Expect the best, and prepare for the worst. No one likes that advice, but it's nonetheless sound, especially when it comes to getting your finances in order before a natural disaster strikes.
To help you and your family get ready, the Independent Community Bankers of America, or ICBA, an industry association of community banks, has put together this list of tips and suggestions:
Keep family records in a bank safe-deposit box. Examples of such records include adoption papers, marriage licenses, property deeds, birth certificates, wills, insurance policies, passports, Social Security cards, immunization records, credit card account numbers, car titles or lease contracts, bank and investment account numbers and three years of tax returns. Put each document in a sealed plastic bag to keep out moisture.
Make copies of critical documents for safekeeping. Notify a trustee, close relative or attorney as to where your important financial information is located.
Keep names and contact numbers of executors, trustees and guardians. These can be kept in a safe deposit box or give to a close relative.
Make a list of household valuables. Photographs can help, too.
Build an emergency fund to cover at least three or four months' of expenses. Keep this fund separate from any savings or investment accounts.
Include extra cash, ideally small denominations, in a home emergency kit. The kit also should include a three-day supply of water and food, a first-aid kit, a can opener, flashlights, a radio and extra batteries.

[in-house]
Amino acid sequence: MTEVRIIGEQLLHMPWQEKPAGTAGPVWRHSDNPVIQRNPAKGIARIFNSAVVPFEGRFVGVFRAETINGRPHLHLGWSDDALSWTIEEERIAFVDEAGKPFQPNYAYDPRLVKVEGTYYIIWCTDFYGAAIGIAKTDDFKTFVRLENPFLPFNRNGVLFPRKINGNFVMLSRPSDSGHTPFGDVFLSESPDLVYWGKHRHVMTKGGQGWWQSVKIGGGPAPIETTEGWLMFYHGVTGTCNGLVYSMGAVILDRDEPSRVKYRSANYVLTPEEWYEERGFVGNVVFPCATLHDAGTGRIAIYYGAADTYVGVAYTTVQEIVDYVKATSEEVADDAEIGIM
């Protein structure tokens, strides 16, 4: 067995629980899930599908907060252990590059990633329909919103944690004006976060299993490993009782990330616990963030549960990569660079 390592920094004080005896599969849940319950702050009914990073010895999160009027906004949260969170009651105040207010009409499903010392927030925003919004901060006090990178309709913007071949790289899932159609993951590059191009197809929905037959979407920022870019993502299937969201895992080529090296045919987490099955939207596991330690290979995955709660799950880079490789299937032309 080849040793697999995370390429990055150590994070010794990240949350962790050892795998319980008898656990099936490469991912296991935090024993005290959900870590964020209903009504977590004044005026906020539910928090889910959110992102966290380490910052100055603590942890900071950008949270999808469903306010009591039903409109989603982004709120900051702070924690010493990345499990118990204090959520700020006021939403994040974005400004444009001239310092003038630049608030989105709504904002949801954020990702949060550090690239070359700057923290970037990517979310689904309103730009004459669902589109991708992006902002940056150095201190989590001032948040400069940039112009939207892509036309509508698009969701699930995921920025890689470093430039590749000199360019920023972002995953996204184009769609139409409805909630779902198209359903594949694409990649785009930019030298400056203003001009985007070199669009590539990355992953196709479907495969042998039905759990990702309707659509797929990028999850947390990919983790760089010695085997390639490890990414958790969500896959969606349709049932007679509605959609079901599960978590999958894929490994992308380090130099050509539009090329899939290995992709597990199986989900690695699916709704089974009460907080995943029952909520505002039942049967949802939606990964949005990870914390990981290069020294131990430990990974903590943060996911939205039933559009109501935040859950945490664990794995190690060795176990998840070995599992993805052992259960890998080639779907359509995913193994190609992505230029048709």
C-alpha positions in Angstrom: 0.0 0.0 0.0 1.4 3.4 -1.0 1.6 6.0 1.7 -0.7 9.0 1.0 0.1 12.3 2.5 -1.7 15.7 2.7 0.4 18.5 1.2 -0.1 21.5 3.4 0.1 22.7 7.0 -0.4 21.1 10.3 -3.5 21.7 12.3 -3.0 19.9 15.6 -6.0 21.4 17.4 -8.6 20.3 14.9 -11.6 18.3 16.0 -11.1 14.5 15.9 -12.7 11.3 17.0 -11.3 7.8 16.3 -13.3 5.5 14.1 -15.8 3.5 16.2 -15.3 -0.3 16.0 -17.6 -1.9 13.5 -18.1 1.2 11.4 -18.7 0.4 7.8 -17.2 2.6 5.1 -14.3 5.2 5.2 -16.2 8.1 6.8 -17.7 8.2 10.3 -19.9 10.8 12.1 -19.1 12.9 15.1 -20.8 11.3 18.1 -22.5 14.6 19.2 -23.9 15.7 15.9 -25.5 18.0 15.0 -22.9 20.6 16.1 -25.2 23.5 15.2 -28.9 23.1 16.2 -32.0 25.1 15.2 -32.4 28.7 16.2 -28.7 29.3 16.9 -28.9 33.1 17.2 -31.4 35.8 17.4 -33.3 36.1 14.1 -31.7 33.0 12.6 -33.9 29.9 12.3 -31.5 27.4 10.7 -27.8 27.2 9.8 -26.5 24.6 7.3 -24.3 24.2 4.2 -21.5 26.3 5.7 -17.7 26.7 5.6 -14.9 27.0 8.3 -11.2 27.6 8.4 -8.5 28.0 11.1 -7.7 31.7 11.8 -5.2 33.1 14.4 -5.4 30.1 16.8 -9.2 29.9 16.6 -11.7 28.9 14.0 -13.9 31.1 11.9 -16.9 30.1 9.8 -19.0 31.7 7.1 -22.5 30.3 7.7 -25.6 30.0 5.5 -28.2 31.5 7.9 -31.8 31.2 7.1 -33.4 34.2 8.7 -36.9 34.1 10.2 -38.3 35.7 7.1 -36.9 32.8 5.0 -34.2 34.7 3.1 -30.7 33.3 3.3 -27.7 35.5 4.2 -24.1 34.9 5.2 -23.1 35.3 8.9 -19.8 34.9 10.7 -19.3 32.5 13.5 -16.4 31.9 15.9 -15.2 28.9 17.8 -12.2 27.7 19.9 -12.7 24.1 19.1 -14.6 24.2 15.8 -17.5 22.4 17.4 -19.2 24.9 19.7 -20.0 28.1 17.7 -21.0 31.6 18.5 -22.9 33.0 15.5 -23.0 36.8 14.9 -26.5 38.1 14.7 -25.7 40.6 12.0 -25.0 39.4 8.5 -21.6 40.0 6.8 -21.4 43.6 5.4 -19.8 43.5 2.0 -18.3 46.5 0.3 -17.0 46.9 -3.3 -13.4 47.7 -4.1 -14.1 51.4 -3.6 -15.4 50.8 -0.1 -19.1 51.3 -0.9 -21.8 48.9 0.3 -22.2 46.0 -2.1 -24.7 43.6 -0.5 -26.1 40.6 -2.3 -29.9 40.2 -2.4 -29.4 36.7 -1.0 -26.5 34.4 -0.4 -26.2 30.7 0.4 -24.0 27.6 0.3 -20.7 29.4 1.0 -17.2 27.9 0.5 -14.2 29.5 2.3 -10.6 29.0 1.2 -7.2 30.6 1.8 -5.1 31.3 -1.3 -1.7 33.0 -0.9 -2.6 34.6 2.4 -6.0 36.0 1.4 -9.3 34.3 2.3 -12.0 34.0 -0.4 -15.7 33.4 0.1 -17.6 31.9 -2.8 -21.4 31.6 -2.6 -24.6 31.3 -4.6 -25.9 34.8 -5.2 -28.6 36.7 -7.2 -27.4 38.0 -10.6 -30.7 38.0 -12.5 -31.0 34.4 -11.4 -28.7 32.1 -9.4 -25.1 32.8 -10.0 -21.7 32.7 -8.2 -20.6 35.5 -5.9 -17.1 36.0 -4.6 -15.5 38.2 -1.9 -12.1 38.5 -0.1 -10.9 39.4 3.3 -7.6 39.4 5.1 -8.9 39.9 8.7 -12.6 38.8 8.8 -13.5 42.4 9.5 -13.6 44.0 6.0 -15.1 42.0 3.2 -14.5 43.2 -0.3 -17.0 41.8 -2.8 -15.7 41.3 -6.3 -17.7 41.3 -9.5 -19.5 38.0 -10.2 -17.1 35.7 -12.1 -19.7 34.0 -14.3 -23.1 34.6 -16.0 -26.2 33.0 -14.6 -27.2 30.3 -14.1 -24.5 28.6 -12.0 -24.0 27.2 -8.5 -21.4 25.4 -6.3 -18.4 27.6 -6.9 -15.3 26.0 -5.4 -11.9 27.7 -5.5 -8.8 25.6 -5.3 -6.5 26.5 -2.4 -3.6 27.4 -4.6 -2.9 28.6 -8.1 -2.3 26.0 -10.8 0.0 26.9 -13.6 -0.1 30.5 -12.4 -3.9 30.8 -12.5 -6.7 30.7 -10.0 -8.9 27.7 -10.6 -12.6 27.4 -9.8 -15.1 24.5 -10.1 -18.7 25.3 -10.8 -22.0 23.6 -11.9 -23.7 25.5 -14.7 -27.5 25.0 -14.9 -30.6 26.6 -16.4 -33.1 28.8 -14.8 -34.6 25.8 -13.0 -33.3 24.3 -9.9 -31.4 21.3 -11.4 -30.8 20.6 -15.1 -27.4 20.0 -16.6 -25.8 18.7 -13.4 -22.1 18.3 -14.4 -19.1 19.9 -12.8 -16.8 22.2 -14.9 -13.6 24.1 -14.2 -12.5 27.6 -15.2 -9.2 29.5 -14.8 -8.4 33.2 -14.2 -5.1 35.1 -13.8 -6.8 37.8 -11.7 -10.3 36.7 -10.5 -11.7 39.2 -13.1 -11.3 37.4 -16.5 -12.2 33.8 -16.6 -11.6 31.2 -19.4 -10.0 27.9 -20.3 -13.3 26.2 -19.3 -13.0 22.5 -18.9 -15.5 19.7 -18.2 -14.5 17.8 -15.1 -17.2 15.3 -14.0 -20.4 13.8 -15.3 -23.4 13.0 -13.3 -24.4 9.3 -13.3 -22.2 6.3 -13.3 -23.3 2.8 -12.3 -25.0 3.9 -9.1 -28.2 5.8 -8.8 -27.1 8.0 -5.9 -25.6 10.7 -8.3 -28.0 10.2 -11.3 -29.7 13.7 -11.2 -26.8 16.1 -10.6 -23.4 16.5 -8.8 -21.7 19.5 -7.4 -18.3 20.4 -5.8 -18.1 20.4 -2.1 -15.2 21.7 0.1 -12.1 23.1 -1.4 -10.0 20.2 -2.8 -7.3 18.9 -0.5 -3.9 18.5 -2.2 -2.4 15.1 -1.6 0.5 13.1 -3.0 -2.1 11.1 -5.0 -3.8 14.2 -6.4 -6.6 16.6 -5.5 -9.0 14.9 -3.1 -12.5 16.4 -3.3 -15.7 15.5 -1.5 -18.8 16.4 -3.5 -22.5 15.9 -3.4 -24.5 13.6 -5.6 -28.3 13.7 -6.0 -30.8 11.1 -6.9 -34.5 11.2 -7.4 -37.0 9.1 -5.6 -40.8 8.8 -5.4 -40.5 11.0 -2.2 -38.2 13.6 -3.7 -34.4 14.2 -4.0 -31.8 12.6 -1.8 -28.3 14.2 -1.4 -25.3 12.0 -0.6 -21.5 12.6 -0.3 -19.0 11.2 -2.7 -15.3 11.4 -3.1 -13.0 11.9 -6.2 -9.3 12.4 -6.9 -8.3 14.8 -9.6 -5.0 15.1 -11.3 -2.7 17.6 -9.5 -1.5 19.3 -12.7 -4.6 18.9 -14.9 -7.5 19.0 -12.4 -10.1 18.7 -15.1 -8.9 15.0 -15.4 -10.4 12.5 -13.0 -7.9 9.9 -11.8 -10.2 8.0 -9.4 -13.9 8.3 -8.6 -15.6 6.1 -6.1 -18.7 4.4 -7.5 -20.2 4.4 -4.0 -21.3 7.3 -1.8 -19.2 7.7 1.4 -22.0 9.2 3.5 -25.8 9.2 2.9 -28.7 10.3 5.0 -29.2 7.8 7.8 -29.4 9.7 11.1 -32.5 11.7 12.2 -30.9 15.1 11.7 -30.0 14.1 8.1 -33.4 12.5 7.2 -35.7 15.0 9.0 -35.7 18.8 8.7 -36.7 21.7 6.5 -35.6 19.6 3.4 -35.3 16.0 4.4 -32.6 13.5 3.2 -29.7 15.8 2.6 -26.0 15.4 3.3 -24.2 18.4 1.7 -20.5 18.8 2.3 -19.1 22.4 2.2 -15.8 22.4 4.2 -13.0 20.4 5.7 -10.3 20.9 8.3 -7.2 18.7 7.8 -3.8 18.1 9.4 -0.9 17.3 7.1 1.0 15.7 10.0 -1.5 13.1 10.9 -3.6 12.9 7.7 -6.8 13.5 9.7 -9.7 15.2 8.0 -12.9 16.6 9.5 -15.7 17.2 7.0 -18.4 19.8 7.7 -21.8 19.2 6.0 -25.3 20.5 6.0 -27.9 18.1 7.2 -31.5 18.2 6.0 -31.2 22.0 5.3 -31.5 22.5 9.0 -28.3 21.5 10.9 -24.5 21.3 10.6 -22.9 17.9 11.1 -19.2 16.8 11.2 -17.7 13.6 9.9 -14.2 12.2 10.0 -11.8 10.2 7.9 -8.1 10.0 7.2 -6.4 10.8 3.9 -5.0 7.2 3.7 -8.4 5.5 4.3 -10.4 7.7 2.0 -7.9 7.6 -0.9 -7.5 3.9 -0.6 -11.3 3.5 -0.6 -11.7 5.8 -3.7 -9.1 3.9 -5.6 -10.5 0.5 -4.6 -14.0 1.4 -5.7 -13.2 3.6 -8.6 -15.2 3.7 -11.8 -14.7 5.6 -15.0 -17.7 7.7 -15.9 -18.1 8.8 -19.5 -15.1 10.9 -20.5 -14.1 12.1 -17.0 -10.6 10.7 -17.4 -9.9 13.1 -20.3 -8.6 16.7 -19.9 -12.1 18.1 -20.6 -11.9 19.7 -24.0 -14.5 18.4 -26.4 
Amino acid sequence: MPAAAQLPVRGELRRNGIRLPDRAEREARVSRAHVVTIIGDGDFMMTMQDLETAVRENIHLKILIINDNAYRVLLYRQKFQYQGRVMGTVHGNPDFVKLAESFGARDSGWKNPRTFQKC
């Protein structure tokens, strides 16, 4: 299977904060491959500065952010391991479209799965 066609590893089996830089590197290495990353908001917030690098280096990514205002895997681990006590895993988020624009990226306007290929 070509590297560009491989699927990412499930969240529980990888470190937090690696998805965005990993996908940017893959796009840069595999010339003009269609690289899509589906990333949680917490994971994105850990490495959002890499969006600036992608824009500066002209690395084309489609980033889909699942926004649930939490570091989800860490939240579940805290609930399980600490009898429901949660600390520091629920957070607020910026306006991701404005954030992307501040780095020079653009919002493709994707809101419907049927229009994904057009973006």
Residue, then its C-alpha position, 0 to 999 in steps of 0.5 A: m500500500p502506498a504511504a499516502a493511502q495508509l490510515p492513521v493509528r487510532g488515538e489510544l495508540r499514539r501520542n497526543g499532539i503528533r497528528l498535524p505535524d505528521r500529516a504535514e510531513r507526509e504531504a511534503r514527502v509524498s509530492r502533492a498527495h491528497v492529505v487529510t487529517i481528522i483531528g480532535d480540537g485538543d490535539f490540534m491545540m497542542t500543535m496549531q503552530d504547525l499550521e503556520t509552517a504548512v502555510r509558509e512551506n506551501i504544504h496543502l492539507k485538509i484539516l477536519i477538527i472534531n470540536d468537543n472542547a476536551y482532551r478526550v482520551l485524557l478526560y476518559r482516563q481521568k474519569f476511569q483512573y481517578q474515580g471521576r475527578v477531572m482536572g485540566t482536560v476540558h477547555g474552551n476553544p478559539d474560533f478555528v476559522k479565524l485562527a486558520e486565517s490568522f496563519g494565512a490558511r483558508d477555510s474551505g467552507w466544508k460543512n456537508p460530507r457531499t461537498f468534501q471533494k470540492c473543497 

Identify records that are kept only on a computer and consequently might not be available during a power outage. Make printouts and safeguard them or back up these records to an external device or web storage facility.
Jeff Gerhart, chairman of ICBA and Bank of Newman Grove in Nebraska, said in a statement that knowing your financial papers are secure can give you one less worry during a time of distress.
“Hurricanes, tornadoes, wildfires and other natural disasters remind us how important it is to be organized and have a plan," Gerhart says. "Having a financial preparedness plan will protect you and your family from the long-term effects of damaged or destroyed financial documents."
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